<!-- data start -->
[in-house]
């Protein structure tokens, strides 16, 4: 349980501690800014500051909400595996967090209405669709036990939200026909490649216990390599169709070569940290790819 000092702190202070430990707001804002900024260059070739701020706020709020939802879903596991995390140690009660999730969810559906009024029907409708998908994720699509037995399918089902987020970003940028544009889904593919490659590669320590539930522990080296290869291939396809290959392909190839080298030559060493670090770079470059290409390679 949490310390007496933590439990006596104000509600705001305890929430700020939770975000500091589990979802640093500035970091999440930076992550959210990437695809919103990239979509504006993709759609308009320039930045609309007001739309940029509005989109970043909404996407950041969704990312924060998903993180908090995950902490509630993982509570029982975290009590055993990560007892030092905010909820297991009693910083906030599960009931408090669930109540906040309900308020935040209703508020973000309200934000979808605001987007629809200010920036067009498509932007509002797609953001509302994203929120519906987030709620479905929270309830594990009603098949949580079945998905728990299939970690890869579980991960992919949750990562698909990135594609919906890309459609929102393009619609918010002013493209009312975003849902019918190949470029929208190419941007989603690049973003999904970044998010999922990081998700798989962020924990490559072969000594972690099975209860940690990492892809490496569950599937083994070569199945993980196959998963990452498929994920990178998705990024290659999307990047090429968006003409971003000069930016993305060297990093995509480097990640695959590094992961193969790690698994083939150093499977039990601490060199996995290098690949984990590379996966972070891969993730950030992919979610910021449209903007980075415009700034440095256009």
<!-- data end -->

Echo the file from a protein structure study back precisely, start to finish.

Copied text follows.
[in-house]
């Protein structure tokens, strides 16, 4: 349980501690800014500051909400595996967090209405669709036990939200026909490649216990390599169709070569940290790819 000092702190202070430990707001804002900024260059070739701020706020709020939802879903596991995390140690009660999730969810559906009024029907409708998908994720699509037995399918089902987020970003940028544009889904593919490659590669320590539930522990080296290869291939396809290959392909190839080298030559060493670090770079470059290409390679 949490310390007496933590439990006596104000509600705001305890929430700020939770975000500091589990979802640093500035970091999440930076992550959210990437695809919103990239979509504006993709759609308009320039930045609309007001739309940029509005989109970043909404996407950041969704990312924060998903993180908090995950902490509630993982509570029982975290009590055993990560007892030092905010909820297991009693910083906030599960009931408090669930109540906040309900308020935040209703508020973000309200934000979808605001987007629809200010920036067009498509932007509002797609953001509302994203929120519906987030709620479905929270309830594990009603098949949580079945998905728990299939970690890869579980991960992919949750990562698909990135594609919906890309459609929102393009619609918010002013493209009312975003849902019918190949470029929208190419941007989603690049973003999904970044998010999922990081998700798989962020924990490559072969000594972690099975209860940690990492892809490496569950599937083994070569199945993980196959998963990452498929994920990178998705990024290659999307990047090429968006003409971003000069930016993305060297990093995509480097990640695959590094992961193969790690698994083939150093499977039990601490060199996995290098690949984990590379996966972070891969993730950030992919979610910021449209903007980075415009700034440095256009």